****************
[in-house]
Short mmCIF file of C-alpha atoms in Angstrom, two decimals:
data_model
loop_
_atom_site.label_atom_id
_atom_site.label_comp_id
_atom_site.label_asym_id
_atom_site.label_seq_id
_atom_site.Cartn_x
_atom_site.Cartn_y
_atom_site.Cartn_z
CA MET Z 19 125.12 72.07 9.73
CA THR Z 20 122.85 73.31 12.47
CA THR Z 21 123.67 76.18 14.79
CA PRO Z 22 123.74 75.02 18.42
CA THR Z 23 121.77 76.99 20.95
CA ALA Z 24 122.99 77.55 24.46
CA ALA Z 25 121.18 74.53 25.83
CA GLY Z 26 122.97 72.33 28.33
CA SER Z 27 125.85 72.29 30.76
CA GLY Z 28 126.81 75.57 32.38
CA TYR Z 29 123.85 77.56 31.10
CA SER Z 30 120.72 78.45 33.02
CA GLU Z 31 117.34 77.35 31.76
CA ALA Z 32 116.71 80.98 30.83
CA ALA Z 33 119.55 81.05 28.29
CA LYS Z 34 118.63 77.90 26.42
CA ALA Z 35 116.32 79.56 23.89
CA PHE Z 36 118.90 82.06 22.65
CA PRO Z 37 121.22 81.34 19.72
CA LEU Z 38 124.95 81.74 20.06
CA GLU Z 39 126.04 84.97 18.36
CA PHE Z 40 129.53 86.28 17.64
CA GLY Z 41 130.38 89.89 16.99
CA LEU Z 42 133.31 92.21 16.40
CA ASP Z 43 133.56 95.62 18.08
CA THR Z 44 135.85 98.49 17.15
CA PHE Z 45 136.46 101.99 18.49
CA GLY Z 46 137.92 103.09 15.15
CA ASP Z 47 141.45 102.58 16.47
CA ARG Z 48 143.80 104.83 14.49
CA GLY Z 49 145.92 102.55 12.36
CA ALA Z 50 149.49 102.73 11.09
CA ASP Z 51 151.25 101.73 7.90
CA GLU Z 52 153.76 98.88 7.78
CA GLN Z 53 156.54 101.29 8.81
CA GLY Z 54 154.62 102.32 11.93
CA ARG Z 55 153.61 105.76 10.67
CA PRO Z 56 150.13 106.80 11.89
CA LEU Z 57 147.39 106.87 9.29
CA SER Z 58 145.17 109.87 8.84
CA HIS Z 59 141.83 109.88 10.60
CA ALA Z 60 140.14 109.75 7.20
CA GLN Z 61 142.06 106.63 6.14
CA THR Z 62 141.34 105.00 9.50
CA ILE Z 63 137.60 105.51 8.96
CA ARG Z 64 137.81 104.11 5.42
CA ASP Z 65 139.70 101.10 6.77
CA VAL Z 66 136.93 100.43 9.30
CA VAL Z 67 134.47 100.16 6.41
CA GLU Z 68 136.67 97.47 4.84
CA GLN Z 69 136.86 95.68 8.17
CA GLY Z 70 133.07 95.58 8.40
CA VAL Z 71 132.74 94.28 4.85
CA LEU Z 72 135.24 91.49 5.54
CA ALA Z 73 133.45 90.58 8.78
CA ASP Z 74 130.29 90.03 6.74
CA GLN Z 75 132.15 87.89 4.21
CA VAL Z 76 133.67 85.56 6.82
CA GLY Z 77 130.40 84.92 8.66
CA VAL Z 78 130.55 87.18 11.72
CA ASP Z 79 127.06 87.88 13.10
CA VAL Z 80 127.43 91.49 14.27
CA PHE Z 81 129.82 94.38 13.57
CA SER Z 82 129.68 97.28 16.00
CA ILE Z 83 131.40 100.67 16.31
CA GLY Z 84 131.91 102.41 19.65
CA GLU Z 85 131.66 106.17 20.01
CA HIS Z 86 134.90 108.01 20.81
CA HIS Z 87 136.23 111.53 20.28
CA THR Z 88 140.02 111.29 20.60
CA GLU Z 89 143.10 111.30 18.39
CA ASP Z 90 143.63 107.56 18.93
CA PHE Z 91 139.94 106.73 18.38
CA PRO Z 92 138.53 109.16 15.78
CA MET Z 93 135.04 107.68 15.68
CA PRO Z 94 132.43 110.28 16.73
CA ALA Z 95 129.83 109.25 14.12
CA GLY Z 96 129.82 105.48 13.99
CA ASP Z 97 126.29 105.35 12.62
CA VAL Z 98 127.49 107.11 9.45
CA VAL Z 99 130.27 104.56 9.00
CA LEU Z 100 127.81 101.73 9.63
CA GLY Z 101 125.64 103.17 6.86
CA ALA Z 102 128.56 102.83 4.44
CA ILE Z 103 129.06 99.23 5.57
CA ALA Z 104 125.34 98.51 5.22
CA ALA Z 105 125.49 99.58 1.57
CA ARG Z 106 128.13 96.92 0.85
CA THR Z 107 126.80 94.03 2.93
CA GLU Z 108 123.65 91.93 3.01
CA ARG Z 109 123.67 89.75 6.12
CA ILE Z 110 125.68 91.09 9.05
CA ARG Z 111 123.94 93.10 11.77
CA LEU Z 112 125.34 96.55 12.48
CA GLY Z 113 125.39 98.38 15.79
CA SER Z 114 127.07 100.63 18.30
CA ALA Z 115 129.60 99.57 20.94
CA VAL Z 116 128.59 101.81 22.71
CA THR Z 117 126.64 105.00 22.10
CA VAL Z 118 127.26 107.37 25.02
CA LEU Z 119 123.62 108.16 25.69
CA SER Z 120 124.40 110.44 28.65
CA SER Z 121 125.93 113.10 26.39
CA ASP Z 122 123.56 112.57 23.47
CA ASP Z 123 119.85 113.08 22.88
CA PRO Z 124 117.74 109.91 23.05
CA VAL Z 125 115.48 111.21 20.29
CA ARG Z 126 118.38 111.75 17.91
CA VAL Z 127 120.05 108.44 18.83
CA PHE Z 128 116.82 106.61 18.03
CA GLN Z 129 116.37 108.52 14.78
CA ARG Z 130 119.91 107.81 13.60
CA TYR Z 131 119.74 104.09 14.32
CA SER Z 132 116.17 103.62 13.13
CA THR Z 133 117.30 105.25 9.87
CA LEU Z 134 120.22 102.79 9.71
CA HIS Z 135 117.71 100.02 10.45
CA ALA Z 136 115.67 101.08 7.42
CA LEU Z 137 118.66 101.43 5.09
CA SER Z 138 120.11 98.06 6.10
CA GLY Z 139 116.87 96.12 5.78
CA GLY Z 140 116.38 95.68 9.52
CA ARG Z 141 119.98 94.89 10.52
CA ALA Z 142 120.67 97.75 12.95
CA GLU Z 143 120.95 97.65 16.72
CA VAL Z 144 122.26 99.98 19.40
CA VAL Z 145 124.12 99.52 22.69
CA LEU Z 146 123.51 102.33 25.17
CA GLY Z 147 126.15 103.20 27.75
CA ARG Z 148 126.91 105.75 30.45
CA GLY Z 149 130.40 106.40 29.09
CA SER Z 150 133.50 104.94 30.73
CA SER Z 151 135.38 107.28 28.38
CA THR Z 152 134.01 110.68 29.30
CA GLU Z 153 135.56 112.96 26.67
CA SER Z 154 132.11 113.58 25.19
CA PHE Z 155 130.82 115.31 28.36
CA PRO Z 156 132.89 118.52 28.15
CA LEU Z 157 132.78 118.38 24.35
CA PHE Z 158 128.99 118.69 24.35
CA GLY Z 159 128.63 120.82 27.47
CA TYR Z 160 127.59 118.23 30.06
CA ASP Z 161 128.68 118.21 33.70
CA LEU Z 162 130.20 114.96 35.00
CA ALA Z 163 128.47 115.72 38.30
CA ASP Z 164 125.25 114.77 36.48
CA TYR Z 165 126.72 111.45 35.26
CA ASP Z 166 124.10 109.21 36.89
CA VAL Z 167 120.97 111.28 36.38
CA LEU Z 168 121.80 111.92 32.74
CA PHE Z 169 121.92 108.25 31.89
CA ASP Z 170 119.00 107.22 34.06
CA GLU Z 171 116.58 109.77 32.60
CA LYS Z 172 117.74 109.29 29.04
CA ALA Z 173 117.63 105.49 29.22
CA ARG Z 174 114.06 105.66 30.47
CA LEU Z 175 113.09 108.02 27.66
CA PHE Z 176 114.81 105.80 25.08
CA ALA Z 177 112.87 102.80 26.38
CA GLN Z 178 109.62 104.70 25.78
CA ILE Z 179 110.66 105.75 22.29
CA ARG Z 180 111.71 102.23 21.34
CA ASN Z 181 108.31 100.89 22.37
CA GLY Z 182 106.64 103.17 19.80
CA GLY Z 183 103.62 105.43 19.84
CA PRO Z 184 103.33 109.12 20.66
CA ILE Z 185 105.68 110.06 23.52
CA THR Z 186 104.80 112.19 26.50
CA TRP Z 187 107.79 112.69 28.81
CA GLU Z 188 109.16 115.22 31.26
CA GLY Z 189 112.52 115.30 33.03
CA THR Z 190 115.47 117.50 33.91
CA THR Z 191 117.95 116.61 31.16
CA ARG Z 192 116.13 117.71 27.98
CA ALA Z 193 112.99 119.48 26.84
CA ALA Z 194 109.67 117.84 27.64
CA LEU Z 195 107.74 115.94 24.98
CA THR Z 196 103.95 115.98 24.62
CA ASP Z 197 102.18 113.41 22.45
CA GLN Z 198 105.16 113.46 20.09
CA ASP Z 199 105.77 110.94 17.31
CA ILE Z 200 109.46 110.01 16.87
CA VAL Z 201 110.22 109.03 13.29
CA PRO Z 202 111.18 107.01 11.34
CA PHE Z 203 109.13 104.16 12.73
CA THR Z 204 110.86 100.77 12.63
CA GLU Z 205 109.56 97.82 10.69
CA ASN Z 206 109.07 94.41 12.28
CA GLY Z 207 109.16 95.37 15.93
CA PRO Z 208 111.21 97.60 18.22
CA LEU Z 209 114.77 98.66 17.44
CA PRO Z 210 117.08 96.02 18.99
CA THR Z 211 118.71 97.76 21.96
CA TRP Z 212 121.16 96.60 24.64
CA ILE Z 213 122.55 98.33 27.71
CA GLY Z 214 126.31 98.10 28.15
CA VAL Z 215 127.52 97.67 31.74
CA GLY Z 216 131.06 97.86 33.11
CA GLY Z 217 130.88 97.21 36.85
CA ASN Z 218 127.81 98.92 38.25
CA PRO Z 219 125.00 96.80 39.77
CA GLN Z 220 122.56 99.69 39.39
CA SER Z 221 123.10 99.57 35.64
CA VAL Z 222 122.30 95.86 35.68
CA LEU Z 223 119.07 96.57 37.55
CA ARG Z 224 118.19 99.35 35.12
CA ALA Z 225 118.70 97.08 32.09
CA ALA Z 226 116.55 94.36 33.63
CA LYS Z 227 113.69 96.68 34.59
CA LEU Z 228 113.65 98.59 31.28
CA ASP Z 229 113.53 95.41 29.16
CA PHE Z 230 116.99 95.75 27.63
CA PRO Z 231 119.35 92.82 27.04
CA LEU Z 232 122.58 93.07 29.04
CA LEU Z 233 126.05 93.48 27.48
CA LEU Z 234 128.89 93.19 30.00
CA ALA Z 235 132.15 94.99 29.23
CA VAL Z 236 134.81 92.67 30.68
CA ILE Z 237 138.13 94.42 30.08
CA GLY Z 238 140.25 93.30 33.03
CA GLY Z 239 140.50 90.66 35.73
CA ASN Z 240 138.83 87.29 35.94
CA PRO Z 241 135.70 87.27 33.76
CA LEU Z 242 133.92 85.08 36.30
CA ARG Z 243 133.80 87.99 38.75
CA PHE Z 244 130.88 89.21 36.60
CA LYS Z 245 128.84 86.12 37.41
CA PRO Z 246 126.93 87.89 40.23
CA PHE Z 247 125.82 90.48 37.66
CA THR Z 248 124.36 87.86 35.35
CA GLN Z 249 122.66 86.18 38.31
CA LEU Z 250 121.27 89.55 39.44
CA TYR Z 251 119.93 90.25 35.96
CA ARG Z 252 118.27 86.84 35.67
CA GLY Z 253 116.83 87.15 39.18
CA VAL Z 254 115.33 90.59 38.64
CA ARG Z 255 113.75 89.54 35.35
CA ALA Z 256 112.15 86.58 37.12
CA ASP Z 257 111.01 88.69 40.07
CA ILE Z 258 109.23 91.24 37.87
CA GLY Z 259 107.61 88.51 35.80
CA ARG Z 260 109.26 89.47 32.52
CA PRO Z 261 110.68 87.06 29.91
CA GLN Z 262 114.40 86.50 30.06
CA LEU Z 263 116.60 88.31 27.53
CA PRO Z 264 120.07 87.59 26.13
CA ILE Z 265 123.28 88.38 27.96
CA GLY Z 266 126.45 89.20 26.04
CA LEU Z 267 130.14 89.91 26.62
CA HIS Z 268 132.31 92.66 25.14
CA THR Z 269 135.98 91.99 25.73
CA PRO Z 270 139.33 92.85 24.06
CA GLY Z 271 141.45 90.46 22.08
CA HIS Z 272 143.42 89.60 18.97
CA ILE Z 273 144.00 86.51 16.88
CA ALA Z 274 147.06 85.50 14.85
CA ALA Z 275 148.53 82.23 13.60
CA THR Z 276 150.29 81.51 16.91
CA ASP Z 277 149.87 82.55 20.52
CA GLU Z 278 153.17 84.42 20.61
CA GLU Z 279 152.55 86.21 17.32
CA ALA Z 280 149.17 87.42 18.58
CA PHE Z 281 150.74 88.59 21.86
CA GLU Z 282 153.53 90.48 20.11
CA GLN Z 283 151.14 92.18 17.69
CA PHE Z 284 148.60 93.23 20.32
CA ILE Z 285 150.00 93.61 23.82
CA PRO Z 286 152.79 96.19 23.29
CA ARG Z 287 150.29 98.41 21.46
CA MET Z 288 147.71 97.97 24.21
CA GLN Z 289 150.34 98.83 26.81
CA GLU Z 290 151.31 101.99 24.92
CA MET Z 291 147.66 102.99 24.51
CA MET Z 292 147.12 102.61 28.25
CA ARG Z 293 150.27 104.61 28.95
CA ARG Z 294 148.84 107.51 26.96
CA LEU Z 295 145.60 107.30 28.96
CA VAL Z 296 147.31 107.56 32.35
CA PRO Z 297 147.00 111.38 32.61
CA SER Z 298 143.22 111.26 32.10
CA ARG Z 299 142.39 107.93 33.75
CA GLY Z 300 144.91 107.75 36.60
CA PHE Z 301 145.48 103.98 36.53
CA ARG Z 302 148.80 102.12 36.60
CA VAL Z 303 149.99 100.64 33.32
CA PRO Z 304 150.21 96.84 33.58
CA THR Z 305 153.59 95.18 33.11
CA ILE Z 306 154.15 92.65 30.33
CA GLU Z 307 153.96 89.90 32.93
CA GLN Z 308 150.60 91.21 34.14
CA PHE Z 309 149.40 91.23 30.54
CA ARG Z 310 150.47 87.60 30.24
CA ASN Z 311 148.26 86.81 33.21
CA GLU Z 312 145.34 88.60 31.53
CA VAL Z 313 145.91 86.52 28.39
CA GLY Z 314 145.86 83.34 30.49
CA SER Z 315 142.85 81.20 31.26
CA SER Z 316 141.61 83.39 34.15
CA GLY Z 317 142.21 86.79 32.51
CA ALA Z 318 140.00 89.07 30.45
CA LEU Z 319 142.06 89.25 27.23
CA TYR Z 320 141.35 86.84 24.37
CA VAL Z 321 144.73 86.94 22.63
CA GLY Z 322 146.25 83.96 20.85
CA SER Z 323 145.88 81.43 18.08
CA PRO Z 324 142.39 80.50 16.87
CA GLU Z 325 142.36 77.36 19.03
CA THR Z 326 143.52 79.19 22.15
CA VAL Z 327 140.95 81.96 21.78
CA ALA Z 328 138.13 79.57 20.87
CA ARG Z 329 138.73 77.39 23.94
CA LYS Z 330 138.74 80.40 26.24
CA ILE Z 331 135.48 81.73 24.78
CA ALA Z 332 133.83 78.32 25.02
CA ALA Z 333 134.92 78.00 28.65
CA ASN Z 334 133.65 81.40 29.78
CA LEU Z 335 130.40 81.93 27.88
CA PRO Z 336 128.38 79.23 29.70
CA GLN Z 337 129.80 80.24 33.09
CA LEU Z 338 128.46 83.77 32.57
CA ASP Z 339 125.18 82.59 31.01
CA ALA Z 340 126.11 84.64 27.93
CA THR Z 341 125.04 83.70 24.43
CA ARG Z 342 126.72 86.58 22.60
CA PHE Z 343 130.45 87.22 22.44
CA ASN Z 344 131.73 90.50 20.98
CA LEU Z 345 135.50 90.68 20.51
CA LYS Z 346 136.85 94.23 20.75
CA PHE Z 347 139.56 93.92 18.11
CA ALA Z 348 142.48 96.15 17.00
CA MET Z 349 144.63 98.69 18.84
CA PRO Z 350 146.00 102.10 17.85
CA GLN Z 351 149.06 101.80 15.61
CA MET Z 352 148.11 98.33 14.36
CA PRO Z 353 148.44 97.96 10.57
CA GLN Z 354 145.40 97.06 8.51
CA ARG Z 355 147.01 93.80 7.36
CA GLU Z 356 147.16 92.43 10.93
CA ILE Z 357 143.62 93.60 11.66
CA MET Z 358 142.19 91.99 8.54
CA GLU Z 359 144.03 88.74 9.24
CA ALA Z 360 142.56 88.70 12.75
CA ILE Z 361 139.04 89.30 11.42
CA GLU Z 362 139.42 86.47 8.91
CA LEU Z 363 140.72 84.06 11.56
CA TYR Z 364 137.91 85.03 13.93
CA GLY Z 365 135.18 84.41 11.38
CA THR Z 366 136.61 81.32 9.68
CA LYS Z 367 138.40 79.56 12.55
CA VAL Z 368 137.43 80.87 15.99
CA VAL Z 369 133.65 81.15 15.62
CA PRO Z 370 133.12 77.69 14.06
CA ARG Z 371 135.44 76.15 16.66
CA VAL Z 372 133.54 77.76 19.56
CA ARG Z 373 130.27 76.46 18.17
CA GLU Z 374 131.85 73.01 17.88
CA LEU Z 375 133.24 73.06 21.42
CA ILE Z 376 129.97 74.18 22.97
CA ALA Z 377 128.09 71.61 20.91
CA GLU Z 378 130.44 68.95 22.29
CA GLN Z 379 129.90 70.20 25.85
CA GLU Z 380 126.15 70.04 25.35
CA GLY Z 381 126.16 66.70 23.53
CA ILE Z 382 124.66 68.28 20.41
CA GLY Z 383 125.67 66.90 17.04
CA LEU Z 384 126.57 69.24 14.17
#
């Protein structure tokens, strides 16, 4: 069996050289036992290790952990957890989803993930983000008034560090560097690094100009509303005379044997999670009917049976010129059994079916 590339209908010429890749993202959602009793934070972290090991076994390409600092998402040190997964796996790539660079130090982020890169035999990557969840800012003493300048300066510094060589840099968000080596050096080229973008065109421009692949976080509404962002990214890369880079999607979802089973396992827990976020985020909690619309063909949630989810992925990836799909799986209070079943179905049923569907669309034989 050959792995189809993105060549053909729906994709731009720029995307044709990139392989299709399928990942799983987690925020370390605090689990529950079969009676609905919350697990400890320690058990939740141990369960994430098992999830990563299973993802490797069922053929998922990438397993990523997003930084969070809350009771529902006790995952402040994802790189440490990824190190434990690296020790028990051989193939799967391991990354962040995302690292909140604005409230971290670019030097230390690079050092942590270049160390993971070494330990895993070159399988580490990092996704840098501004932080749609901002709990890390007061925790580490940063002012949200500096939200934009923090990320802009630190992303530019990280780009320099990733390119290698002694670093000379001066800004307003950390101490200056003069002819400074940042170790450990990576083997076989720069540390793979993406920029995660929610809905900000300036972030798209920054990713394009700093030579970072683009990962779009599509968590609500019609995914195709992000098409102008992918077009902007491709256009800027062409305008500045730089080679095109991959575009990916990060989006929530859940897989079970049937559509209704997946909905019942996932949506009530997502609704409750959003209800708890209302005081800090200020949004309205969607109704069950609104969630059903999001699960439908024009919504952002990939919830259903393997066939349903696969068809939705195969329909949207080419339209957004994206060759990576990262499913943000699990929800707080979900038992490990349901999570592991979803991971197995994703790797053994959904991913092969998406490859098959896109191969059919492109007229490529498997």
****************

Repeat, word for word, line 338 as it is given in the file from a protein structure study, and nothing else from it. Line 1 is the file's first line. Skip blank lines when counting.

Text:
CA LEU Z 345 135.50 90.68 20.51